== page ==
Blog post for Lewa
My name is Natalie Winmill and as part of my master’s qualification I will be spending two months collecting elephant movement data on Lewa Wildlife Conservancy. My master’s course, MRes Wildlife Conservation, is a partnership of the University of Southampton and Marwell Wildlife and was designed specifically to train the next generation of conservation biologists.
My research project is based on elephants and their movement in Lewa’s elephant corridor. The entrance to the corridor lies within the Ngare Ndare Forest on the southern side of Lewa, goes through the Mount Kenya region and finishes on Mount Kenya.
The corridor runs between two farms and is fenced to protect the crops, local people and wildlife. East Africa’s first elephant underpass was built to allow for safe passage of elephants as part of the corridor crosses a major highway. The corridor has been a renowned success to date however it is not known to what extent it is facilitating the mixing of the Mount Kenya elephant population with that of Lewa and Samburuland to the North. The corridor was built to connect the Samburu-Laikipia population of 7,500 elephants with the Mount Kenya population of 2,000 elephants and to improve the genetic status of the entire elephant population by re-establishing the historic migration route.
The corridor’s elephant traffic movement has been monitored at each end since its opening in 2011. Elephant numbers are recorded entering and exiting at each end of the corridor; however the numbers do not equate suggesting not all elephants move through the entire corridor. Elephants could potentially be using this area as extended habitat instead. This corridor is essential to the long term survival of the species in this region by maintaining genetic diversity and relieving pressure on resources within the conservancy, but only if the elephants traverse the entire corridor. I will be assessing whether the corridor is working to the best of its ability in facilitating the movement of elephants through this region and mixing populations. If this is not the case, I will be evaluating the corridor in terms of percent vegetation, slope angle and distance from water sources, which may influence whether the elephants travel through it. I will be making recommendations to improve the corridor which will allow it to achieve its full potential.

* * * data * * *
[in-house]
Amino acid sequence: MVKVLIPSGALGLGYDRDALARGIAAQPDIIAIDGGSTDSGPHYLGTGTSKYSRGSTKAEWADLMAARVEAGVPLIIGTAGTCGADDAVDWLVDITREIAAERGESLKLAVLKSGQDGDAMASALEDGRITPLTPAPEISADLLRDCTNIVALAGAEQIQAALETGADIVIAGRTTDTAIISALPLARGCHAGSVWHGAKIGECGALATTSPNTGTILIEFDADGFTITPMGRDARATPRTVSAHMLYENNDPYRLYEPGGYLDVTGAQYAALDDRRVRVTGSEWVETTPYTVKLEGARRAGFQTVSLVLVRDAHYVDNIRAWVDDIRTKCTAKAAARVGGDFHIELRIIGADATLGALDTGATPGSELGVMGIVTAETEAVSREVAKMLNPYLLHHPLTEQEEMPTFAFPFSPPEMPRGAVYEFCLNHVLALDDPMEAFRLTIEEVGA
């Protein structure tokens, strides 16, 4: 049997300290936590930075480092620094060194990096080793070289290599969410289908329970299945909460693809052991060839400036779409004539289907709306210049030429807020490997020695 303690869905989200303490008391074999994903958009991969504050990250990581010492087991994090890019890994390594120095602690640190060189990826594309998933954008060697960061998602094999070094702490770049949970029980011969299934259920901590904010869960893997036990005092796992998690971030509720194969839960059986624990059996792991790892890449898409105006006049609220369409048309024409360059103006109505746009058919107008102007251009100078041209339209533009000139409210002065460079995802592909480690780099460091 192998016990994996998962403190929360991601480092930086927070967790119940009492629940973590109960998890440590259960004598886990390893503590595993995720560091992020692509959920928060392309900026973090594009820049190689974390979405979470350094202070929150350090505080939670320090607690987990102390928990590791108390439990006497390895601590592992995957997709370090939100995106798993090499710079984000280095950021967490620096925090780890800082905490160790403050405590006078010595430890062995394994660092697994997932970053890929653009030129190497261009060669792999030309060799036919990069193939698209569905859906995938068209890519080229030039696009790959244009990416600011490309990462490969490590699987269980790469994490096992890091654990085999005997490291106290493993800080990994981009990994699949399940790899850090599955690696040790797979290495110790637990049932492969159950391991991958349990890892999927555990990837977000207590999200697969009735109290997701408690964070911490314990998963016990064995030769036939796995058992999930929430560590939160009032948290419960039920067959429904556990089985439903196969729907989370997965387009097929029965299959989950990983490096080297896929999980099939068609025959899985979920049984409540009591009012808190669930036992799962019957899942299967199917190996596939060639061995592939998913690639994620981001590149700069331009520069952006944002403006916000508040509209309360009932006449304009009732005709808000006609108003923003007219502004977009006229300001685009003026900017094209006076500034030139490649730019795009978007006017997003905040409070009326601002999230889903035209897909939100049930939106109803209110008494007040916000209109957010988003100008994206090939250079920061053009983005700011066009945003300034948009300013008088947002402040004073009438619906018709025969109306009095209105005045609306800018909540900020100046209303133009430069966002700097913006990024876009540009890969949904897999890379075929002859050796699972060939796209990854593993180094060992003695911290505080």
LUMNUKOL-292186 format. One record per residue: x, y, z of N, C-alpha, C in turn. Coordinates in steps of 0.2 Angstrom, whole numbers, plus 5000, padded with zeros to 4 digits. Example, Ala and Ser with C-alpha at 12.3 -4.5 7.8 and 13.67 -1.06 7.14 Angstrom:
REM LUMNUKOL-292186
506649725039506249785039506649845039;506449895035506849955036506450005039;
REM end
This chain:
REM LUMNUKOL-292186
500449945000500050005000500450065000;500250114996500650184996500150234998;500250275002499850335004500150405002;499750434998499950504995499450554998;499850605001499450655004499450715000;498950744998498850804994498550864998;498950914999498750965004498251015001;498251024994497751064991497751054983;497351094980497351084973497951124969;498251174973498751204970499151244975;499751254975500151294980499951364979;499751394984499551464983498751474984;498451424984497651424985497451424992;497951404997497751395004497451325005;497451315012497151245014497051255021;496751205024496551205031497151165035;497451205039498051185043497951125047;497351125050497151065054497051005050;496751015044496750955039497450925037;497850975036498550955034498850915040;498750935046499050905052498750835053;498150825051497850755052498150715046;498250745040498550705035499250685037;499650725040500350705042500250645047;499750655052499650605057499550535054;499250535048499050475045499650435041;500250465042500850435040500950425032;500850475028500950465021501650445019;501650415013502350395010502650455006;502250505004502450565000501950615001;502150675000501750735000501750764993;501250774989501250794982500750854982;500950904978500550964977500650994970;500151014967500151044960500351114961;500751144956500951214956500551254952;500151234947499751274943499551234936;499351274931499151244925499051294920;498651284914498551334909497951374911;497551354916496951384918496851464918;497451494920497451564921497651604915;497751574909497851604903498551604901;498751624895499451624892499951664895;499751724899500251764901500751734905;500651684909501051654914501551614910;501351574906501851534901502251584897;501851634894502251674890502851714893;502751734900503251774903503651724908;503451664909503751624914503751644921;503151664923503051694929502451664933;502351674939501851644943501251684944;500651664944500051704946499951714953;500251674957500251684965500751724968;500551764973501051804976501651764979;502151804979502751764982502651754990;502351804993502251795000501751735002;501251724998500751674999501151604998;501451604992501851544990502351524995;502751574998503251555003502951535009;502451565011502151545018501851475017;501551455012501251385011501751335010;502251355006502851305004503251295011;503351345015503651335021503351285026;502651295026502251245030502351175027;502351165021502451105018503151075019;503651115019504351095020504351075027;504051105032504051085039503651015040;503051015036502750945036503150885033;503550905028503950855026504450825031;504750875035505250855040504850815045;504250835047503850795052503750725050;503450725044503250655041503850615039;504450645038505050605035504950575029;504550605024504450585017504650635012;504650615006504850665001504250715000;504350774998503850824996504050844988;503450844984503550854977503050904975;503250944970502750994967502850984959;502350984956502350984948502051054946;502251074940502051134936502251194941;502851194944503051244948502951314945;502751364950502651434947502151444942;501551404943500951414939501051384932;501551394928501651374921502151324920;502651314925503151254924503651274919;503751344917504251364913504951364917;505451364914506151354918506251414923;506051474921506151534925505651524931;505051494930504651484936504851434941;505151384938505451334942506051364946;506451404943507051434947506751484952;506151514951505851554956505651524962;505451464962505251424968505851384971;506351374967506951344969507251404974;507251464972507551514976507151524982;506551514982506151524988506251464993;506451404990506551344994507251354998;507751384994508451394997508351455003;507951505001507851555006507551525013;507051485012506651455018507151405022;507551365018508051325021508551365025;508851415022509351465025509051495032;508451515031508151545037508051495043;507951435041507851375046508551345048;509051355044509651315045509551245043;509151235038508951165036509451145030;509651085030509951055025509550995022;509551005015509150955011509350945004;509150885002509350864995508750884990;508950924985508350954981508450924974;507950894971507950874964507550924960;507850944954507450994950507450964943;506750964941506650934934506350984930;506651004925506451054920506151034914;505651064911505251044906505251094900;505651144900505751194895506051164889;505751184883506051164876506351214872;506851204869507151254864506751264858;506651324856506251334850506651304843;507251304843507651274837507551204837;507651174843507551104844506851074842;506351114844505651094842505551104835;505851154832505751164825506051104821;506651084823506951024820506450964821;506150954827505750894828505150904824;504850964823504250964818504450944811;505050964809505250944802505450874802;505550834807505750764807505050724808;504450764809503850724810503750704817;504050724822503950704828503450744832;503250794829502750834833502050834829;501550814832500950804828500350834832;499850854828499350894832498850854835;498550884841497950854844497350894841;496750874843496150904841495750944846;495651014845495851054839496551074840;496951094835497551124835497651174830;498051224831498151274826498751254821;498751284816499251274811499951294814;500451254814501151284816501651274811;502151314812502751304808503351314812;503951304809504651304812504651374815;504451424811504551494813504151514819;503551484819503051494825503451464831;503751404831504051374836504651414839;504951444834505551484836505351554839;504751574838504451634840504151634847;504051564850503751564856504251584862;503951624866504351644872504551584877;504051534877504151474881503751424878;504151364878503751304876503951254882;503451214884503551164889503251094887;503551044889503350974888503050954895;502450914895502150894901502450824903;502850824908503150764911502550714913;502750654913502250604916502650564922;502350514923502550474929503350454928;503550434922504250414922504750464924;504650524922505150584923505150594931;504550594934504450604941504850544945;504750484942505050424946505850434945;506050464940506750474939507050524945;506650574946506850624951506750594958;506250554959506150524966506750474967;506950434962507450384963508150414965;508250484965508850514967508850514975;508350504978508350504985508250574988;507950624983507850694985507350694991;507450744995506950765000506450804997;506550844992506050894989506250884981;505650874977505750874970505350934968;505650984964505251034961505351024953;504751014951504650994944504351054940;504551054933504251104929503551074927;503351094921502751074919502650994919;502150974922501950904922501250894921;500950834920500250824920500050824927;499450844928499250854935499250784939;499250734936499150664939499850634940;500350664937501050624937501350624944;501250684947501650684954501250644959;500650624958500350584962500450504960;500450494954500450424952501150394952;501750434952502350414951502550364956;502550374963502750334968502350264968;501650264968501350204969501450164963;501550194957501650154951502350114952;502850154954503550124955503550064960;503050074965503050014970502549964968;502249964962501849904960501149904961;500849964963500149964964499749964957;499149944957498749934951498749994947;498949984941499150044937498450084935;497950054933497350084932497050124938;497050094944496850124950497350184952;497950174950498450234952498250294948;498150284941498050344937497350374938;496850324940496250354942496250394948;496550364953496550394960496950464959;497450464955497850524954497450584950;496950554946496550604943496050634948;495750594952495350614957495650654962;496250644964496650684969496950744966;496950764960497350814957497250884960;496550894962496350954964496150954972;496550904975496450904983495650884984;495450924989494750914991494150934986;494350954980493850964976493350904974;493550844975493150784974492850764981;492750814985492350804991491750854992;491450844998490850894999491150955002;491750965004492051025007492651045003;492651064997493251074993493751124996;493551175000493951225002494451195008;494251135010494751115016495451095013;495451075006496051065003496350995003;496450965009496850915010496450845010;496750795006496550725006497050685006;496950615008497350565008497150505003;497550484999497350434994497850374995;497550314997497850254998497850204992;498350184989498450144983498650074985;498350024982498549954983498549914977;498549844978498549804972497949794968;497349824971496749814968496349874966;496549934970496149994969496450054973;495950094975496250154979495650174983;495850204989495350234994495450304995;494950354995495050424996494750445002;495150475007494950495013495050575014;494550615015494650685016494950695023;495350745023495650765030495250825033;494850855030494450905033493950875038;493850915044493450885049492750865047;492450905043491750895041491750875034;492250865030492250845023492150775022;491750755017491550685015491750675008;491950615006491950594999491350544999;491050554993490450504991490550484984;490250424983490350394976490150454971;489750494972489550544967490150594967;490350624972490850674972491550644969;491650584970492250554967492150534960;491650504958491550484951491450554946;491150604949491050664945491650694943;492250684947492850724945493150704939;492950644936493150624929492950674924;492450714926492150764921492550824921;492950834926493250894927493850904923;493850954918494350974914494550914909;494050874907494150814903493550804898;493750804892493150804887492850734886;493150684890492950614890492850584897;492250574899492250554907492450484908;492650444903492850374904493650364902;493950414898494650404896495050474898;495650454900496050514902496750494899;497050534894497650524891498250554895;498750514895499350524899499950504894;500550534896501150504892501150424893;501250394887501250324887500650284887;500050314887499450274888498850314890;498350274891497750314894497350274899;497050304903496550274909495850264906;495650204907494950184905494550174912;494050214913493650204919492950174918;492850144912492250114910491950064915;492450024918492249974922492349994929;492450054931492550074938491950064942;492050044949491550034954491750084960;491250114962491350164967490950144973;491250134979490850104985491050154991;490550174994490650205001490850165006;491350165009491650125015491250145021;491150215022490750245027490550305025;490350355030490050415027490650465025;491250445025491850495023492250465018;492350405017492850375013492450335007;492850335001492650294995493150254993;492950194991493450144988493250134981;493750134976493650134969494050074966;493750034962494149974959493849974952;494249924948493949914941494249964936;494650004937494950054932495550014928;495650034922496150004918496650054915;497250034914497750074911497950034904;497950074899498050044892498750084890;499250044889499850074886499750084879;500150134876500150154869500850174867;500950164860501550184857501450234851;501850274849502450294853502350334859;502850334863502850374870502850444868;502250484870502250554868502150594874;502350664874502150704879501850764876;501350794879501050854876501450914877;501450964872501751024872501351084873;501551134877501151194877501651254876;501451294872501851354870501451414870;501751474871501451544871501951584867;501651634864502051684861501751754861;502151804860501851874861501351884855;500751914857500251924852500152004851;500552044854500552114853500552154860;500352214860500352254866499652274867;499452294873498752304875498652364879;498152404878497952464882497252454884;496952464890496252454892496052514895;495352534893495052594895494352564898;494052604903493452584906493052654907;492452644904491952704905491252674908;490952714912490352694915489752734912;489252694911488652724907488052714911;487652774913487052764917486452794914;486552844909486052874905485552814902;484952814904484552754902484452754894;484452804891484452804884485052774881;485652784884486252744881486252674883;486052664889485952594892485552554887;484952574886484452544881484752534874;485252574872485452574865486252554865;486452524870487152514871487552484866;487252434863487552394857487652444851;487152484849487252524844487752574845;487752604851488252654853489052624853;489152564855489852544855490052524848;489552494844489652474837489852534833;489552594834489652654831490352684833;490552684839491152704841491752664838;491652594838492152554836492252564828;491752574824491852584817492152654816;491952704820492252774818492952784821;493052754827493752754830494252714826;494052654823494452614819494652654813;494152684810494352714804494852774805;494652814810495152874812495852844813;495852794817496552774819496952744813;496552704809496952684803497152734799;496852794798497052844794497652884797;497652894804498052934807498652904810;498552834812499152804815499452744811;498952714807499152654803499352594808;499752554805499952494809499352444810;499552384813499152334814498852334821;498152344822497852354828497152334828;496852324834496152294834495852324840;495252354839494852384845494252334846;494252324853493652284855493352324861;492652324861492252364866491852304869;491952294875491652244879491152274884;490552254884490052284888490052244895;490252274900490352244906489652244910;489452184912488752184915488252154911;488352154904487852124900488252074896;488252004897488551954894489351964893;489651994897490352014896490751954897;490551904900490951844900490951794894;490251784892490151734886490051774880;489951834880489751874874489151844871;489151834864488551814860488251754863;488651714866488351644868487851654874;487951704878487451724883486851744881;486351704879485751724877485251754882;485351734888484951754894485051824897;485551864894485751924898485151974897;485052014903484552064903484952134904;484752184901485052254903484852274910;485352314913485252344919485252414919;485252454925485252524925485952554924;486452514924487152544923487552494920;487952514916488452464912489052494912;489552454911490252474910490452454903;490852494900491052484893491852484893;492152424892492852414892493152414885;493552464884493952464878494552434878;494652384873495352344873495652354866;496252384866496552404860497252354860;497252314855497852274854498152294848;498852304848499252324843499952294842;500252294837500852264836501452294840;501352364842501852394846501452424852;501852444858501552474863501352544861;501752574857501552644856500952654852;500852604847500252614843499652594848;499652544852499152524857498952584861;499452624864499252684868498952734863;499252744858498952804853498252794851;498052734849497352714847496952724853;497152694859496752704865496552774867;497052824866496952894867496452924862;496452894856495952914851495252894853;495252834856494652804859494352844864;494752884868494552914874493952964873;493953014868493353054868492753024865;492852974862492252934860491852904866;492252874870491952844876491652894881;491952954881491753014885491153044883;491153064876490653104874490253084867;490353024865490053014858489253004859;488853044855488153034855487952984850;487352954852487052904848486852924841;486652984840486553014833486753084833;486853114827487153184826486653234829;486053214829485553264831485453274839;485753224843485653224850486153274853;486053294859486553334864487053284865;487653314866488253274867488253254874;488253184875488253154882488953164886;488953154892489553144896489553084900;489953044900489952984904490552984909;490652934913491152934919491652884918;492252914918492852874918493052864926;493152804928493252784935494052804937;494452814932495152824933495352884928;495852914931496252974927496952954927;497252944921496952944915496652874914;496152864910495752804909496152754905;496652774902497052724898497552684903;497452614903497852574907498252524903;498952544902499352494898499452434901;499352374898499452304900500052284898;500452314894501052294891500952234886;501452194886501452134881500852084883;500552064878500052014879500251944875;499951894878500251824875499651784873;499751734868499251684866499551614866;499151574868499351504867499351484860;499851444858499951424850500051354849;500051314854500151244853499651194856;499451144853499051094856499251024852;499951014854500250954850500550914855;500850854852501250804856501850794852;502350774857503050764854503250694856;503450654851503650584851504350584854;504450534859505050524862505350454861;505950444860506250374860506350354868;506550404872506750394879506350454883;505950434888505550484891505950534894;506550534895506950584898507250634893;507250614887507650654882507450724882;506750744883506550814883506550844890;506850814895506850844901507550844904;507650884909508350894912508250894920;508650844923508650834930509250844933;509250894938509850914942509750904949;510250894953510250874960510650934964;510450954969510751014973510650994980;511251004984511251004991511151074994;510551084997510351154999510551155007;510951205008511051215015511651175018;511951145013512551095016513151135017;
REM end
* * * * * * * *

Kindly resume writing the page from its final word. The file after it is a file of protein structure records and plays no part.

Camera trap data, historical and current, will be used to track elephant movement patterns. I will be working closely with Lewa’s research team to provide an up to date evaluation of the corridor and its function to the elephants. Alongside the current corridor monitoring, I will be individually identifying elephants using their ear patterns and tusk shape. An elephant identification database will be developed using these camera trap photos and local knowledge on Lewa’s elephant population, which can be used in the future monitoring.
I have previously stayed at the Marwell Research Camp on Lewa as part of the MRes Wildlife Conservation. It was a great insight into life as a field biologist and amazing to work and live amongst the wildlife that I am trying to conserve. I cannot wait to be back there as part of the Lewa research team. I feel privileged to be working with the experienced and dedicated staff and for the incredible opportunity of observing these remarkable creatures. I will be gaining invaluable fieldwork experience and contributing to the monitoring and management of magnificent animals on Lewa.